I remember when we were first told Olivia would need to put a patch over her dominant eye in strengthen her Nemo eye, I was horrified. So, as we all do, I took to Instagram to read about how other families deal with patching a baby/toddler and what types of accounts I could locate with some good advice. I came across one of the most popular and respected instagrams that showed an adorable little boy that was a master patcher – and his mom, of course is a saint. She had posted a video of her little patcher opening the patch all by himself to get ready for patch time and I was completely blown away! As our avid readers know, (hi moms 😉 ) when we put Olivia’s patch on in the mornings, it starts with a cute, catchy little song but almost always continues into a meltdown. I couldn’t even begin to imagine a time where Olivia would feel so comfortable with the patch and her eyes would be strong enough, to focus on such a small object, and open it on her own.
Since Olivia only has one eye with strong vision, she has very little to no depth perception. This makes some fine motor skills sometimes hard for her to grasp. So, in theory, using eyes to focus in on a small patch in front of her and having enough visual acuity and fine motor ability to peel apart the patch should be near impossible for this tiny human. But you guessed it…she took after her fellow patching friend and opened the patch all on her own!!
Now, there are both pros and cons to her new discovery. Pros: this shows that her eyes are getting stronger, her fine motor skills are improving and she isn’t afraid of the patches and what they represent! The cons: as many of you know, patches are really expensive! So we have to be super careful about leaving them around because she WILL open them, and stick them to her clothes, the iPad screen, or even the cat! She is starting to put together that every time I see her steal a patch and open it, it ends up on her eye and results in some serious patching hours – so she has slowed down a bit – our little smart cookie.
Since the surgery, our patching time has been significantly cut short so that her eye can properly heal. She has some residual swelling and redness which has required extra goopy ointment that makes her vision even more blurry. But, we are still hitting our 60 minutes a day until we get the all clear to work our way back up to 3 hours! Olivia is starting to become an active participant in everything patch time so you know what we are going to do…just keep patching :).
January 24th, 2018. The date is burned into my head like the day she was born. We woke up on January 24th like any other day. I remember this morning so vividly because I had just put our 2 month old baby in the CUTEST Gymboree corduroys with a purple polar bear onesie – and yes, it even had a matching headband. I got her to take a nap BY HERSELF which was a huge feat for me 2 months post-pardem. Last minute, my mom had decided to come with me to our first ever optomology appointment. Not for any particular reason. We both knew something was off about Olivia’s eye but we expected them to confirm our suspicions she had a really lazy eye and would need glasses. So my mom was really just coming along to give me a hand with the car seat and watch the baby when I needed to fill out paper work. In pure newborn fashion – and this is the reason I remember that gorgeous outfit so vividly on this exact day – Olivia blew out her diaper right as we were walking out the door. My mom and I tag teamed giving her the quickest wipe down, new diaper, outfit change known to man, and got in the car on our way to a seemingly routine appointment. Little did we know, huh?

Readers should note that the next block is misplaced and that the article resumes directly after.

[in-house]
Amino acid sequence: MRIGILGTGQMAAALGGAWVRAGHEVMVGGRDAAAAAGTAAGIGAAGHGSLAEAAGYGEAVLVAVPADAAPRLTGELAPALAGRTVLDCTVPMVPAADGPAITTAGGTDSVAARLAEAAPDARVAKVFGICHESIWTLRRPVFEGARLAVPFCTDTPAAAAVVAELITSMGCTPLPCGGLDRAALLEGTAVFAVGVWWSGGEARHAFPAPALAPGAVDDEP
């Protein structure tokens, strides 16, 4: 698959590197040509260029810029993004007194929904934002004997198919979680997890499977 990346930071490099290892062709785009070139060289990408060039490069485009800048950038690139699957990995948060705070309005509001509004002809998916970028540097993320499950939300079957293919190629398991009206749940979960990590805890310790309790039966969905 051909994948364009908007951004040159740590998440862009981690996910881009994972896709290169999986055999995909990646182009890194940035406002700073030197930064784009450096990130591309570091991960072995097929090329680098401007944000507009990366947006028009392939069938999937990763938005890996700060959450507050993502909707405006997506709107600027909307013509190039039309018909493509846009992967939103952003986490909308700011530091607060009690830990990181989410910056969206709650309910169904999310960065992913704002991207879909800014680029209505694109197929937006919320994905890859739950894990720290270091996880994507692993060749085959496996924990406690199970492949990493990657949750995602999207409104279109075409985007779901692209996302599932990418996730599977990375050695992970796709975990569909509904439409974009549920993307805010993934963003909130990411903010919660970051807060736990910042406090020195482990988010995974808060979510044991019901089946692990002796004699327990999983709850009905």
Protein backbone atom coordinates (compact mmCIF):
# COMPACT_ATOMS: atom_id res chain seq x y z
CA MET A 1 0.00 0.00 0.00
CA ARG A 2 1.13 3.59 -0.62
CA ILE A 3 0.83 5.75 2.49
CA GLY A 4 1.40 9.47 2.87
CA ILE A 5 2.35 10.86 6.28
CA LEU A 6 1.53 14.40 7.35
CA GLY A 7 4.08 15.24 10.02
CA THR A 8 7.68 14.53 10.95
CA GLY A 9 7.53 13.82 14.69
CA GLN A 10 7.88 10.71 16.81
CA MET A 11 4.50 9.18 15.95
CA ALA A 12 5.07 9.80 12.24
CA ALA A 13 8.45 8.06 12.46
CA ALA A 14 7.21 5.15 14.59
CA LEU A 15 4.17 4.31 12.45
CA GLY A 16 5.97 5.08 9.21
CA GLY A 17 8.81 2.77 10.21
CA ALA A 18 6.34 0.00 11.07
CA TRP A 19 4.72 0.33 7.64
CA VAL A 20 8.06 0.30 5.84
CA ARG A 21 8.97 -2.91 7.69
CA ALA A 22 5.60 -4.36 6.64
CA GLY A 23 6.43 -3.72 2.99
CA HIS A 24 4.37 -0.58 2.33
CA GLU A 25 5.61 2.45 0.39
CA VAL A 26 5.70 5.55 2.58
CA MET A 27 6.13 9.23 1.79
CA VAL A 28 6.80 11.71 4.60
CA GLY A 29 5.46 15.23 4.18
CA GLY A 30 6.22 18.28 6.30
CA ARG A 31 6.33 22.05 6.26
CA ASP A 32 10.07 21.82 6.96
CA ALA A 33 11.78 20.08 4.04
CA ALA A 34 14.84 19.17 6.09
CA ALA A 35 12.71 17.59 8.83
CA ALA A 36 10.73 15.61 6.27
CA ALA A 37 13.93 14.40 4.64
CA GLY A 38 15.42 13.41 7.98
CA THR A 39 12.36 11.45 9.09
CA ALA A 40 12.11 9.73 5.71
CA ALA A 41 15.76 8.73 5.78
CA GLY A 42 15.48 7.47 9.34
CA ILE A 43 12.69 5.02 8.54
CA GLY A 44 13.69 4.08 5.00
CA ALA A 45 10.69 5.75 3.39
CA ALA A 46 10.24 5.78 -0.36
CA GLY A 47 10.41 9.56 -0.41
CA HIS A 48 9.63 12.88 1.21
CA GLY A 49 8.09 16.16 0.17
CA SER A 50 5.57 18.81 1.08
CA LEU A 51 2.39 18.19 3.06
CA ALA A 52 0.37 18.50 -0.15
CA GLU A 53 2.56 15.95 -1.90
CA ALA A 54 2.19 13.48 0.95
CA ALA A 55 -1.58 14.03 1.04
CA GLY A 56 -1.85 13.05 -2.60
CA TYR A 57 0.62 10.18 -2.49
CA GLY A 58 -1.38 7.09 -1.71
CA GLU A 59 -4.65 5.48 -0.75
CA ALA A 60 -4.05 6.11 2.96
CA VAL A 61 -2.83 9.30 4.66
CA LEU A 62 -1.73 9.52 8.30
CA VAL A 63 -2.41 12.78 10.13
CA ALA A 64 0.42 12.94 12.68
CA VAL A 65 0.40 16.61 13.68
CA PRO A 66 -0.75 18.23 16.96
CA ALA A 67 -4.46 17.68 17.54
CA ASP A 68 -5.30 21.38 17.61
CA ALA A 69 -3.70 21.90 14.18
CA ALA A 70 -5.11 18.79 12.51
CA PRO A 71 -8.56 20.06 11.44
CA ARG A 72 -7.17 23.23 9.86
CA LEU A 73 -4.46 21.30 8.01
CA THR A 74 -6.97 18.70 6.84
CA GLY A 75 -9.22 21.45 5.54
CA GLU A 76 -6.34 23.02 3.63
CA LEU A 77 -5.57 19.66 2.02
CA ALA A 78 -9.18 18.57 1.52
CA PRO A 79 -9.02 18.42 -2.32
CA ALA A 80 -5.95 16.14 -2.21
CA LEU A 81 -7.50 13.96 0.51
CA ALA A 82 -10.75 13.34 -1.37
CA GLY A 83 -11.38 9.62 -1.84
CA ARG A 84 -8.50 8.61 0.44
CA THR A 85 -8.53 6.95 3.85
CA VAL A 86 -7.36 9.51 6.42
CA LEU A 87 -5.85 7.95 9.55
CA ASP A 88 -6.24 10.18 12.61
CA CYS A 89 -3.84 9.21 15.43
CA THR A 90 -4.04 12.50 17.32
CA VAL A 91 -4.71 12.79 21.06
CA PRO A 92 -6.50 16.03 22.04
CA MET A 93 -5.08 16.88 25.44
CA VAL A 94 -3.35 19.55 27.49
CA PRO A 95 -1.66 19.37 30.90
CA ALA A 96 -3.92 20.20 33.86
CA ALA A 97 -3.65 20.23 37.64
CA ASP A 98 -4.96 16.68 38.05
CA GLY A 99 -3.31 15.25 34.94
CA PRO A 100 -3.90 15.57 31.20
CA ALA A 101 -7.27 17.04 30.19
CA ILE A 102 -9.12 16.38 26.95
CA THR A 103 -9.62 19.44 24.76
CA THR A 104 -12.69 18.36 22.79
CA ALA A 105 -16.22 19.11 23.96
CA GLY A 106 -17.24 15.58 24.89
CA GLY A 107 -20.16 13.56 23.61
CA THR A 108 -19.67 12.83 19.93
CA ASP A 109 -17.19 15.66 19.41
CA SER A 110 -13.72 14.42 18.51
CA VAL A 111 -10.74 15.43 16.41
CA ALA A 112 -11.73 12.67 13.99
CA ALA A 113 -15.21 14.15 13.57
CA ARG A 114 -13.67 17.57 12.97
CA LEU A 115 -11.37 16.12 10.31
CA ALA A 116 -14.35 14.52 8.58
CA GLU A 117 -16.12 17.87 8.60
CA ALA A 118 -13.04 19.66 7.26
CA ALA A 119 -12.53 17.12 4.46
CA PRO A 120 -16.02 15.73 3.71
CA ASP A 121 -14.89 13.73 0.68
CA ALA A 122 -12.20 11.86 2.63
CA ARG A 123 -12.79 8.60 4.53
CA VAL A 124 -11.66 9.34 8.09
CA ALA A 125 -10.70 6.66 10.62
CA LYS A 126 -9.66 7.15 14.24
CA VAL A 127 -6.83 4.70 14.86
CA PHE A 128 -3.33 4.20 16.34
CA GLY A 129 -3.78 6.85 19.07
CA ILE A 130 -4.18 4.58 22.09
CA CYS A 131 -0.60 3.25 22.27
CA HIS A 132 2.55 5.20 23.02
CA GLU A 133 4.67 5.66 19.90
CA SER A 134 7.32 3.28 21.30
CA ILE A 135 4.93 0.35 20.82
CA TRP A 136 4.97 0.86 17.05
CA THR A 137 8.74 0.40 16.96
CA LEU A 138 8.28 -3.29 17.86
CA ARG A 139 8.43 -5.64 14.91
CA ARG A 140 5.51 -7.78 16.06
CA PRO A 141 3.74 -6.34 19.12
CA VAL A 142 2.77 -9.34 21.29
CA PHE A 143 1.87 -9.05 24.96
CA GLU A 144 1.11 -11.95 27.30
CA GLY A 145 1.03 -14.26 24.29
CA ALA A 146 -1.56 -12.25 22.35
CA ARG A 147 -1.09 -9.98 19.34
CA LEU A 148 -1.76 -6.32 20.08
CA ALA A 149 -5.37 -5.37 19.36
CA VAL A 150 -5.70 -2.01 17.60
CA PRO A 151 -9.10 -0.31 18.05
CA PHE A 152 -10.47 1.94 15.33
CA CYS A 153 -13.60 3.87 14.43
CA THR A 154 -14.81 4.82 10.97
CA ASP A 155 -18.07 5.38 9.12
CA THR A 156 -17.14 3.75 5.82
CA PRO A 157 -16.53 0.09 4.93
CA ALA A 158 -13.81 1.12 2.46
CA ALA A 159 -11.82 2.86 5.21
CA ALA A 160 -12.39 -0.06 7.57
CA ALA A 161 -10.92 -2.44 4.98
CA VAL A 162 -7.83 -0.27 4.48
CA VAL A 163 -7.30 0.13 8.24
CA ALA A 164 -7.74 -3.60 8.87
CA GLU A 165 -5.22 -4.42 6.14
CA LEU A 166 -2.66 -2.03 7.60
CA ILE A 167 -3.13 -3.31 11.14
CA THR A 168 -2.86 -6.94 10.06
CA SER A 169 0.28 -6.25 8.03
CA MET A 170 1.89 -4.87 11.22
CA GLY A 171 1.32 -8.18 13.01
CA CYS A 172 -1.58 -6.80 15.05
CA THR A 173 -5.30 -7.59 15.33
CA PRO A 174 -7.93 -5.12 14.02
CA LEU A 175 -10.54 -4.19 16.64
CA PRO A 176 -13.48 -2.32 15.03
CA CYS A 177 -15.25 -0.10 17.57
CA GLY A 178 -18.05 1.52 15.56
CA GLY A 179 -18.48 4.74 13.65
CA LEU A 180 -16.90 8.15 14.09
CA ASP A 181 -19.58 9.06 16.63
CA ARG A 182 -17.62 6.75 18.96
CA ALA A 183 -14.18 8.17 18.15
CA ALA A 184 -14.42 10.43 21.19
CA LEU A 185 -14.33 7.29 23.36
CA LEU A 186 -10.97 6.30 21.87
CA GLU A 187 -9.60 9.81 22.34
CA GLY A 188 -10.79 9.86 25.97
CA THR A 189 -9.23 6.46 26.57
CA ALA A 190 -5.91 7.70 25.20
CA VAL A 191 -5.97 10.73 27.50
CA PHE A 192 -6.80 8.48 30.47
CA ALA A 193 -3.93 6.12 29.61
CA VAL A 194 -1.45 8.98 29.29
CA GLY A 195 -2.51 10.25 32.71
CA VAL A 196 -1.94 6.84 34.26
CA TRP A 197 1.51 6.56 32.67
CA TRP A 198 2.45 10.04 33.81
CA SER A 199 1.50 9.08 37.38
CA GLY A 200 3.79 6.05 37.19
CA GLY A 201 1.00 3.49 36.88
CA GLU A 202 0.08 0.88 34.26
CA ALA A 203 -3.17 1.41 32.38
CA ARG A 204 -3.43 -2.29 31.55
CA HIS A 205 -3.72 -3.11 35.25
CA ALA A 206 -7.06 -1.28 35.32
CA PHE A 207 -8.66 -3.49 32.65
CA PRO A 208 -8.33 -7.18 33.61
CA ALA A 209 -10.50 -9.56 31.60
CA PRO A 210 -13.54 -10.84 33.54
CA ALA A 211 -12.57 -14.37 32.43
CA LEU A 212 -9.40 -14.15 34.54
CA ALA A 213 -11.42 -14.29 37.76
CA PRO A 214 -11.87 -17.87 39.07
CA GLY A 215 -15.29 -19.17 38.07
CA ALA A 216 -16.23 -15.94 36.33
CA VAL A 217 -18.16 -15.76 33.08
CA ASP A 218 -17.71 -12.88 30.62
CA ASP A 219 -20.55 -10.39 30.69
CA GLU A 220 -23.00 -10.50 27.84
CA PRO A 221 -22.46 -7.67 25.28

We went into the doctors office and I sat in the optomologist chair with such a nieve and giant smile on my face as the doctor looked into Olivia’s eyes. All of a sudden, the mood in the room changed from light and bubbly to heavy and stiff. The doctor took a deep breath and told me that she could see that Olivia had a cataract in her affected eye. I remember thinking to myself…WHAT?! Only people over the age of 80 get cataracts?! She explained to me, using a fancy diagram on the wall, that the cataract was like a film over her eye – that was blocking light from coming in. She explained that Olivia was unable to see through where the eye was blocked. She said the cataract was most likely caused by something called Persistent Hyperplastic Primary Vitreous also known as Persistent Fetal Vasculature and that this was extremely rare. The doctor left the room to get whatever pamphlet they had hidden away, covered in dust in the back of a forgotten filing cabiniet because she had never seen a child with this condition in her career.